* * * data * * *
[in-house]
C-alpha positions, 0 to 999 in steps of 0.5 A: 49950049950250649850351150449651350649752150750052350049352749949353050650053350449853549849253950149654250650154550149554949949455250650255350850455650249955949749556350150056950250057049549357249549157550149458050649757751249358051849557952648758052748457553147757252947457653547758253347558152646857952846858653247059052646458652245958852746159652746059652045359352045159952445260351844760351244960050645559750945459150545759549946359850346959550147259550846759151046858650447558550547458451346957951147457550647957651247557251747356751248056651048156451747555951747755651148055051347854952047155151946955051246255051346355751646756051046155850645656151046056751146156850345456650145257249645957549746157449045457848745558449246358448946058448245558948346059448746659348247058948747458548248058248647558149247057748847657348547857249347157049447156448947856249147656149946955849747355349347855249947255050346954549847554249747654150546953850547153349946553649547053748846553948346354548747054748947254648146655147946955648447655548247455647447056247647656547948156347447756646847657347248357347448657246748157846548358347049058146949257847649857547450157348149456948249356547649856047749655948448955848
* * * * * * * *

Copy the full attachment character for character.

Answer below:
[in-house]
C-alpha positions, 0 to 999 in steps of 0.5 A: 49950049950250649850351150449651350649752150750052350049352749949353050650053350449853549849253950149654250650154550149554949949455250650255350850455650249955949749556350150056950250057049549357249549157550149458050649757751249358051849557952648758052748457553147757252947457653547758253347558152646857952846858653247059052646458652245958852746159652746059652045359352045159952445260351844760351244960050645559750945459150545759549946359850346959550147259550846759151046858650447558550547458451346957951147457550647957651247557251747356751248056651048156451747555951747755651148055051347854952047155151946955051246255051346355751646756051046155850645656151046056751146156850345456650145257249645957549746157449045457848745558449246358448946058448245558948346059448746659348247058948747458548248058248647558149247057748847657348547857249347157049447156448947856249147656149946955849747355349347855249947255050346954549847554249747654150546953850547153349946553649547053748846553948346354548747054748947254648146655147946955648447655548247455647447056247647656547948156347447756646847657347248357347448657246748157846548358347049058146949257847649857547450157348149456948249356547649856047749655948448955848